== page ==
America’s Smartland Series: Regional Best Practice
Gundersen Health System’s Biomass Boiler
According to the U.S. Department of Energy, hospitals in the United States are responsible for 5% of the United States’ total energy consumption, which amounts to about 836 trillion BTU’s annually. In 2008, Gundersen Health System set a goal for energy independence and on October 14, 2014, they produced more energy than they consumed for one day. While Gundersen still uses more energy than it produces over the course of a year, full energy independence remains the goal. Gundersen Health System is a not-for-profit physician-led organization headquartered in La Crosse, Wisconsin. They have 50 locations between Wisconsin, Iowa, and Minnesota. Gundersen’s energy efforts have become such a success they have created Envision, a for-profit energy-consulting arm. Using its own model, Gundersen Envision is now working with other health care systems to promote smarter energy systems.
Gundersen’s energy is produced by use of wind power, methane gas from a local landfill, and a biomass boiler. This biomass boiler uses organic wood fuel from forest residue and mills to create steam. Gundersen also uses state of the art equipment to control the emissions from the biomass boiler and is “the gold standard on emission control” according to Jeff Rich, Executive Director of Gundersen Envision. The steam from the boiler is used for heat in the hospital and other needs such as sterilization, humidification, and running the laundry and kitchen. It is also used in a steam turbine to create energy for the La Crosse Campus. This biomass boiler is responsible for about 40% of Gunderson’s 100% energy independence goal.
The biomass boiler replaced three boilers from the 1970’s that where due for an update. A $225,000 bioenergy grant from the U.S. Forestry Service through the Wisconsin Department of Administration contributed to the project. Gundersen worked with AFS Energy Systems and Wilson Engineering to build the boiler and secure the grant from the U.S. Forest Service. Gundersen estimates they save about $500,000 in electricity and heating costs per year by using the biomass boiler. Gundersen has five local biomass sources within 55 miles and has storage for three days worth of biomass fuel on site. Each year Gundersen will spend about $800,000 on biomass fuel as opposed to around $1,000,000 per year on natural gas.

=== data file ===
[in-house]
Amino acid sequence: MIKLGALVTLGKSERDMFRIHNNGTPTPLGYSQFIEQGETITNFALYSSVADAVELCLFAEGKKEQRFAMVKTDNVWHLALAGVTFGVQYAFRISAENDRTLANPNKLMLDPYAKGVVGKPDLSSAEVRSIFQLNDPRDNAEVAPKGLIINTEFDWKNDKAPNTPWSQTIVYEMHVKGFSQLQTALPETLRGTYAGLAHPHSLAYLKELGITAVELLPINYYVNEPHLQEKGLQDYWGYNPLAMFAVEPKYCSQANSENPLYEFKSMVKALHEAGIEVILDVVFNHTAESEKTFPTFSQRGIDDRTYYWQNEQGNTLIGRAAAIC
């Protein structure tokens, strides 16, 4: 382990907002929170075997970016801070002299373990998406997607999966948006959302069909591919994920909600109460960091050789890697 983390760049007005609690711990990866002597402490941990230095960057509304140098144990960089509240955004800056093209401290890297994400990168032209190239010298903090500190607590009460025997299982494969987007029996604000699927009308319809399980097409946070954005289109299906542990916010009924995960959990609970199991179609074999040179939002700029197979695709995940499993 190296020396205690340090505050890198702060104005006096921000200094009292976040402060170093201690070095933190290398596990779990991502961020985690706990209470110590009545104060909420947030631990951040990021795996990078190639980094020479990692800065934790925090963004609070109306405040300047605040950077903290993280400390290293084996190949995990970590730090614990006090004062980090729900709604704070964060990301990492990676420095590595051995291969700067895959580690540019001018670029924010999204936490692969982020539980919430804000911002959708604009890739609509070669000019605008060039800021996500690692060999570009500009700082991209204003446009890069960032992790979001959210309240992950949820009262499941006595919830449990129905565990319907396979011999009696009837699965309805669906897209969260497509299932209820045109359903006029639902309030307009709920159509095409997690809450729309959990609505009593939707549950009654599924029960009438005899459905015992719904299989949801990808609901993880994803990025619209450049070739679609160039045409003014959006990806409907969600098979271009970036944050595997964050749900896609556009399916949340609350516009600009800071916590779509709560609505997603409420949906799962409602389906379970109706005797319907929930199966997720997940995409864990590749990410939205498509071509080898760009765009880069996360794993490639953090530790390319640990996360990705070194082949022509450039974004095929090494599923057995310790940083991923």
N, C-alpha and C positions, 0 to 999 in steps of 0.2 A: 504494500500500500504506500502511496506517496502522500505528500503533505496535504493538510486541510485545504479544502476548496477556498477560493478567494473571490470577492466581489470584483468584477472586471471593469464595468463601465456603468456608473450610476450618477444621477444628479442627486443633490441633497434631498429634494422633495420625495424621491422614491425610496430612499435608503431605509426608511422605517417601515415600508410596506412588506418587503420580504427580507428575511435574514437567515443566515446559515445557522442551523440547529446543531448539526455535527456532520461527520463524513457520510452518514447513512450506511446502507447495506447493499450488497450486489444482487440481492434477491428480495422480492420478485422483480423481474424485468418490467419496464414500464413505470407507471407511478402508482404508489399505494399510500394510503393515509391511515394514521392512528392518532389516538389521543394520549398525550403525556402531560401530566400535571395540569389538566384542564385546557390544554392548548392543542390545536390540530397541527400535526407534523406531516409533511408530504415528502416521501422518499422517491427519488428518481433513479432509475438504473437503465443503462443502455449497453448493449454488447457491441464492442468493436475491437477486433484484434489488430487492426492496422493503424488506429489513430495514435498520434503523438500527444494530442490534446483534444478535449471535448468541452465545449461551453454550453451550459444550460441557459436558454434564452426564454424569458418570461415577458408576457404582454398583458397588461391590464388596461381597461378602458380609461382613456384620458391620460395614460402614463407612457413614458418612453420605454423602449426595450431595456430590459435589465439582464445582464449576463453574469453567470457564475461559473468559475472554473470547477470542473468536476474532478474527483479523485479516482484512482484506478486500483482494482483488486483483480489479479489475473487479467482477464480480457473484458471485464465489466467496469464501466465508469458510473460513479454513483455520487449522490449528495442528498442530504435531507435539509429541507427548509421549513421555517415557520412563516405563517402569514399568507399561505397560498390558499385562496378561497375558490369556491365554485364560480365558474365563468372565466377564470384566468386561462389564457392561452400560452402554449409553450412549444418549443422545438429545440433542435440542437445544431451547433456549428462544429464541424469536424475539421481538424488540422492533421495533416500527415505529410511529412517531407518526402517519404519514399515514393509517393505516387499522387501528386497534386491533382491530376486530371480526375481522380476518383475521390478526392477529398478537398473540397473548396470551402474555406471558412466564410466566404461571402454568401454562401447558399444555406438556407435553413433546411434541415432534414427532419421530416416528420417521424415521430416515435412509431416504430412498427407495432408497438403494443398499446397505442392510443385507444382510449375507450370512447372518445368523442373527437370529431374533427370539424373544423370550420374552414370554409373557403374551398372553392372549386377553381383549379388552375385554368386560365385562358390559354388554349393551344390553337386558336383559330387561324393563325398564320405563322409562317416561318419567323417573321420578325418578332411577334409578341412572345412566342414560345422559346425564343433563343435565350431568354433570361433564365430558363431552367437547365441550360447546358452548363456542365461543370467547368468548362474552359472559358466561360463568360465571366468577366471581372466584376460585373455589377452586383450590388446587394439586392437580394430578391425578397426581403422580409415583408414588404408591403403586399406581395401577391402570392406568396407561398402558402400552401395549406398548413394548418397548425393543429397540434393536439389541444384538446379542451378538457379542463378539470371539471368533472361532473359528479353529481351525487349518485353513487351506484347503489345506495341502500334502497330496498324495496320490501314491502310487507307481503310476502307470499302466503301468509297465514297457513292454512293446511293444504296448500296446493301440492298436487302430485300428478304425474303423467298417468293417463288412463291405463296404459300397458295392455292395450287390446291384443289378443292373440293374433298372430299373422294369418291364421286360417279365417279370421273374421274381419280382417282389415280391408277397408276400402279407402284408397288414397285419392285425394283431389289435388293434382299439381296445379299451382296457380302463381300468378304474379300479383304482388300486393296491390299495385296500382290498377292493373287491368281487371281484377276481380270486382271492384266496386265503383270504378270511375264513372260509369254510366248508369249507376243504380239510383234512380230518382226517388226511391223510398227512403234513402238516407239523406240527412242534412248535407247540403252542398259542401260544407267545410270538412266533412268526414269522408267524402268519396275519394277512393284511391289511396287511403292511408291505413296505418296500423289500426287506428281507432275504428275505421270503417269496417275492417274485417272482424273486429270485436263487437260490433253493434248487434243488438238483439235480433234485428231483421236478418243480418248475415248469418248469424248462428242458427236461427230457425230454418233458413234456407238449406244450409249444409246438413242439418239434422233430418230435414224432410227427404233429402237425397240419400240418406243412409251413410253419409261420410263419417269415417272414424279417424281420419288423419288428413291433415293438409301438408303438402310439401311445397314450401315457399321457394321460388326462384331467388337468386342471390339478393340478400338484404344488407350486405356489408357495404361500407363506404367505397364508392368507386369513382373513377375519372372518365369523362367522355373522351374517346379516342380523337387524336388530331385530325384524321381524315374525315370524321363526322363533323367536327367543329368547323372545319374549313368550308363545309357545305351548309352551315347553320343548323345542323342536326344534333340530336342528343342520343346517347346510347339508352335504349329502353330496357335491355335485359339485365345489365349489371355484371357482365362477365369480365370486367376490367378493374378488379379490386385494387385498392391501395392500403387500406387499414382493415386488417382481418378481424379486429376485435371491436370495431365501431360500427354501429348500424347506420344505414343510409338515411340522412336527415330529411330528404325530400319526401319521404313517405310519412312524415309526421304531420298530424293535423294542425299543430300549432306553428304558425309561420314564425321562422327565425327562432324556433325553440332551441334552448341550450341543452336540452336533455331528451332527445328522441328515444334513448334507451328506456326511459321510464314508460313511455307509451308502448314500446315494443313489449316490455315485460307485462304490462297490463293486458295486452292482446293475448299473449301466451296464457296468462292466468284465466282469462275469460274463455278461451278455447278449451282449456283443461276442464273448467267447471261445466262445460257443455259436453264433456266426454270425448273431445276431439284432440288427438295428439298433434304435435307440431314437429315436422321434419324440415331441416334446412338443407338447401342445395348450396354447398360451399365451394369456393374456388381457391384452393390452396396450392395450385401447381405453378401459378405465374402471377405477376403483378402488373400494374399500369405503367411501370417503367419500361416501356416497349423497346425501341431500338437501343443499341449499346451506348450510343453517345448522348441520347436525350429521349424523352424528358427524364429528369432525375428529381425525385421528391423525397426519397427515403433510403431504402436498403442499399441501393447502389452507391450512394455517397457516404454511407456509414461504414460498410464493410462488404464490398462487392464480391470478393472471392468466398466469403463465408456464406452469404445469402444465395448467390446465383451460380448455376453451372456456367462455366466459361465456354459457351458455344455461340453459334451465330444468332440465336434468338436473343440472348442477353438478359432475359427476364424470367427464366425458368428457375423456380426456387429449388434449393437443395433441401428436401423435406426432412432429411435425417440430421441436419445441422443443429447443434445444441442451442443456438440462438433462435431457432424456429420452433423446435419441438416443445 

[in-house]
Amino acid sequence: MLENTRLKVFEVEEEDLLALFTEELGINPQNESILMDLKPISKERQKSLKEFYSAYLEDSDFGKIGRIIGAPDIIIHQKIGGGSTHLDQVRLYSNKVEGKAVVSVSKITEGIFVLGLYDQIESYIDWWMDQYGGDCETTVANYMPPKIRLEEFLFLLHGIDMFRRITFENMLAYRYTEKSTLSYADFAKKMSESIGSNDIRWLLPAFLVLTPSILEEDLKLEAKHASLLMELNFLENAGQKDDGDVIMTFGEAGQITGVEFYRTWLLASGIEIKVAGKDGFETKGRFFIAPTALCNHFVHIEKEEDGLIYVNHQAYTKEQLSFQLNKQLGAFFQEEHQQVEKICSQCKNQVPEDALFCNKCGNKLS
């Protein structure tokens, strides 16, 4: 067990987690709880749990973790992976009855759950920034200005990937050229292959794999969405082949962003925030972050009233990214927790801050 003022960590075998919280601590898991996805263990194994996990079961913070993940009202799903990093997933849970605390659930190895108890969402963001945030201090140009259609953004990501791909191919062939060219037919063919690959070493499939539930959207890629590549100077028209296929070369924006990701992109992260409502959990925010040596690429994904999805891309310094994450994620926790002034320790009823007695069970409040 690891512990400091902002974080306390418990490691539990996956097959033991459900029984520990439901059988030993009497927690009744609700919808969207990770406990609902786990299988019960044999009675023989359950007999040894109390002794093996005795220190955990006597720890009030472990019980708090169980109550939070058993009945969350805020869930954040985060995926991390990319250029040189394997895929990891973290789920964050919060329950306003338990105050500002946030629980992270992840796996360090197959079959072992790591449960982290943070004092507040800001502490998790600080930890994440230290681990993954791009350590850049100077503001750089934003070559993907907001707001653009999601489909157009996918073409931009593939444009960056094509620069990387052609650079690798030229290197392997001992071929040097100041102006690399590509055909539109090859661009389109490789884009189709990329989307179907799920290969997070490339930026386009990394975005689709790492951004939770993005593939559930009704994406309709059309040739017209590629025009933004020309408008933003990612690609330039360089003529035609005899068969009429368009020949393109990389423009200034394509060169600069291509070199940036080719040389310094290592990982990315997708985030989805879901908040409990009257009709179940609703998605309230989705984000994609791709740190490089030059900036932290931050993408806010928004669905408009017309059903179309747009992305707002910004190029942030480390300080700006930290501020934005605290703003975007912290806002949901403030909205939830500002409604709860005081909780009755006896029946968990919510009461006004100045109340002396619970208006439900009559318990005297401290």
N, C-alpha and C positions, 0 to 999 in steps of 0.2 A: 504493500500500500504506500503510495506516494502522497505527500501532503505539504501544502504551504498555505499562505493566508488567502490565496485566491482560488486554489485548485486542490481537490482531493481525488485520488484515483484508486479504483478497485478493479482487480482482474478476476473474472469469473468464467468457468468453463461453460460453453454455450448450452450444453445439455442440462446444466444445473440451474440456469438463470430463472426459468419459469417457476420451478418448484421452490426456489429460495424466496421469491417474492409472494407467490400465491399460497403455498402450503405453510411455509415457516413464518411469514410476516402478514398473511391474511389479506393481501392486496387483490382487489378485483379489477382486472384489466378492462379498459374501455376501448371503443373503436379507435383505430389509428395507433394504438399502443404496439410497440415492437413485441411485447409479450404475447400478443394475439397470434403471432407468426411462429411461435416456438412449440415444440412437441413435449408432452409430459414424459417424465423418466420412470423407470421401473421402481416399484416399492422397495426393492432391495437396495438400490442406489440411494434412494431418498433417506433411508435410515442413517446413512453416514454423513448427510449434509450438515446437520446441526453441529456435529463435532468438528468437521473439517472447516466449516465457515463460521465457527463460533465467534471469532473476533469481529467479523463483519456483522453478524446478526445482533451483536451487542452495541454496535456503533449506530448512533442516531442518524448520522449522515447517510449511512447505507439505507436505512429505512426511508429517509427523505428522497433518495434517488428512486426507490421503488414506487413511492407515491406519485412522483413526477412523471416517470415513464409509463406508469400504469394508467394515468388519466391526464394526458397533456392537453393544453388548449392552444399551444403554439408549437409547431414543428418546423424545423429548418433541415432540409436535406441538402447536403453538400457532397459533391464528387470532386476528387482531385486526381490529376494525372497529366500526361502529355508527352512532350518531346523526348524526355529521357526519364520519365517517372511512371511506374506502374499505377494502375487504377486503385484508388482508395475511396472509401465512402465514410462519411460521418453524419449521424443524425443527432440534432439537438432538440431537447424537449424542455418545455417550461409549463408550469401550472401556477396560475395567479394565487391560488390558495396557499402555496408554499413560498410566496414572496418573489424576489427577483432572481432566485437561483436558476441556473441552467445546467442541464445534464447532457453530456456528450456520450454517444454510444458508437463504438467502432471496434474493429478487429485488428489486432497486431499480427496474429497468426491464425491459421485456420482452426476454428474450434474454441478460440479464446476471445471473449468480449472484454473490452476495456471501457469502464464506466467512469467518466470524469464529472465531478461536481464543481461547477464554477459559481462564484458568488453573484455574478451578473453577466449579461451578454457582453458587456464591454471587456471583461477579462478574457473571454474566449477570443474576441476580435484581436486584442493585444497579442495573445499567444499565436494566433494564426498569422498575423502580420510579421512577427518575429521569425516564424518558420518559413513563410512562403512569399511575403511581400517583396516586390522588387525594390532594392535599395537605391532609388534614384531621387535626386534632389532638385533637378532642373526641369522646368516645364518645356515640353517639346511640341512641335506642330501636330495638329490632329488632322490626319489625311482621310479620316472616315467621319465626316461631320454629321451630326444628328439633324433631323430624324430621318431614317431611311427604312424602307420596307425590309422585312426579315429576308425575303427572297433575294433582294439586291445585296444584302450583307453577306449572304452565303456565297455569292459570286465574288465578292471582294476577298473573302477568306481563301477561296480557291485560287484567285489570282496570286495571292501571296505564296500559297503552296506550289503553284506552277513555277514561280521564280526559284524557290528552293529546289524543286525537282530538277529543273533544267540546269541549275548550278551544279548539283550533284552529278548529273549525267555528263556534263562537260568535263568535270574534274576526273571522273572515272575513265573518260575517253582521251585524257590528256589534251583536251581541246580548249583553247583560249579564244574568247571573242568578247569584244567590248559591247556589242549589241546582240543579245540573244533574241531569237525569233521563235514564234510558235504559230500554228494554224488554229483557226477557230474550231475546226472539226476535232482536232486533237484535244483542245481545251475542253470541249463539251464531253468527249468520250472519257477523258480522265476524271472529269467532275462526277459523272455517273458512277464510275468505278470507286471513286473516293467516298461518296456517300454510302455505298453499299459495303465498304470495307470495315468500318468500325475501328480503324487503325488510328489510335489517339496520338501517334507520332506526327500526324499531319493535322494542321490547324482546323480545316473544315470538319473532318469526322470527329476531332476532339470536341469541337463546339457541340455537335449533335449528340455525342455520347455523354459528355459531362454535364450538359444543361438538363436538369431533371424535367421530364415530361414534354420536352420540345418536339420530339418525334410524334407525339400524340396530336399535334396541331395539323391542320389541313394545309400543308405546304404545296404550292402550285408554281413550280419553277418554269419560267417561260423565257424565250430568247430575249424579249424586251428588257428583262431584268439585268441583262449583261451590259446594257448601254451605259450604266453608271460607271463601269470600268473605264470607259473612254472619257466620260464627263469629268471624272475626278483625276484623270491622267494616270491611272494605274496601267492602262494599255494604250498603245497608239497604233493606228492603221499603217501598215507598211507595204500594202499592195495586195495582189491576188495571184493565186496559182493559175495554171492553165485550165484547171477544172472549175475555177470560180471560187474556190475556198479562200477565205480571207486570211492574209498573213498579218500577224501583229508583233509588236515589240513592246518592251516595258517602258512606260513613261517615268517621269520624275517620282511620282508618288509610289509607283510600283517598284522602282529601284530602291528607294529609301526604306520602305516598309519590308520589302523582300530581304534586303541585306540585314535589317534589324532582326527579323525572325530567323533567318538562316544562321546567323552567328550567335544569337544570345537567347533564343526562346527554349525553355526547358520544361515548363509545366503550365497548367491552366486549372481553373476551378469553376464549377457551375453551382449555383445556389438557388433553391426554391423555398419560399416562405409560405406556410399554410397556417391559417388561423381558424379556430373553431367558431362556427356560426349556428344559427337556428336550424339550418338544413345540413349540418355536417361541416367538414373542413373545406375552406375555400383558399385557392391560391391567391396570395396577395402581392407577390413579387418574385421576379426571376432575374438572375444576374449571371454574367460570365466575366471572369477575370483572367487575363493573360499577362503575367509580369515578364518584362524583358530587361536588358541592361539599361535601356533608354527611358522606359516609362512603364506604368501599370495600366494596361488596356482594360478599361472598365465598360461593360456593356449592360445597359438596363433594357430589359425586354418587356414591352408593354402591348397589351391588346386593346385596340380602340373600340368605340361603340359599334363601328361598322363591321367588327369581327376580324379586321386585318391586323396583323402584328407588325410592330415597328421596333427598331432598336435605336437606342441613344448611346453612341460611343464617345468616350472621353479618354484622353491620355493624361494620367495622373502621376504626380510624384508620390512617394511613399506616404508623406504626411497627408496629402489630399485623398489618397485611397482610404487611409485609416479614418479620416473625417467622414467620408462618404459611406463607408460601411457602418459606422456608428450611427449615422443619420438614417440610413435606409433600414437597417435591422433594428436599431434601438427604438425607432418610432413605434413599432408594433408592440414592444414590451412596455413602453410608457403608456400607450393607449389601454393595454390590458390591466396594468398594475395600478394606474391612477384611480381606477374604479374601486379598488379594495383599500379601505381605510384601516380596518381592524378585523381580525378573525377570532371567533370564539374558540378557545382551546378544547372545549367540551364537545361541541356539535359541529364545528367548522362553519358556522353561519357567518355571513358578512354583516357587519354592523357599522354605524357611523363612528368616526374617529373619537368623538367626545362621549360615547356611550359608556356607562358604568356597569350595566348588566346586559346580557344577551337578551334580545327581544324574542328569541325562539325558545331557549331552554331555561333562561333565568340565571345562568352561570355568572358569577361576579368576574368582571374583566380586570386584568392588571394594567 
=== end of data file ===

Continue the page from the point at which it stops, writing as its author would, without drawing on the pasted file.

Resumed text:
The Coulee Region, where Gundersen is located, is rich in renewable resources such as wood and recyclables from farms. Gundersen’s energy costs are benefiting the local region by not going to another state or country. “We can make our own home-grown energy in our area and create jobs,” said Rich. “Instead of getting heat from Texas natural gas or coal from Wyoming, we are getting it from wood chips in western Wisconsin.” The wood chips for the biomass boiler are bought from Lambert Forest Products in Warrens and Nelson Hardwood Company in Prairie du Chien. Kent Nelson, co-owner of Nelson Hardwood, said, “Creating a viable chip market close to home means we can spend money on other improvements to the plant instead of trucking costs.”
While Gundersen works to become more energy independent every day, keeping up with the energy required for the growing hospitals is a challenge. The biomass boiler and other equipment experience natural erosion, so keeping the system in good shape is demanding as well. “We are constantly trying to make this better,” explained Rich. “Our goal is to make more clean power than we consume for a full year.” Following the success of Gundersen, Cathy Stepp, the former Secretary of the Wisconsin Department of Natural Resources, labeled Gundersen as “the poster child for job creation, economic enhancement and environmental protection all at the same time.” Gundersen CEO Dr. Jeff Thompson said that hospitals are starting to work to reduce their impact on the environment in a “thoughtful way that helps lower the cost of health care and improves the local economy.” Gundersen has helped other hospitals increase their energy efficiency to bring energy costs down and start thinking about renewable energy.
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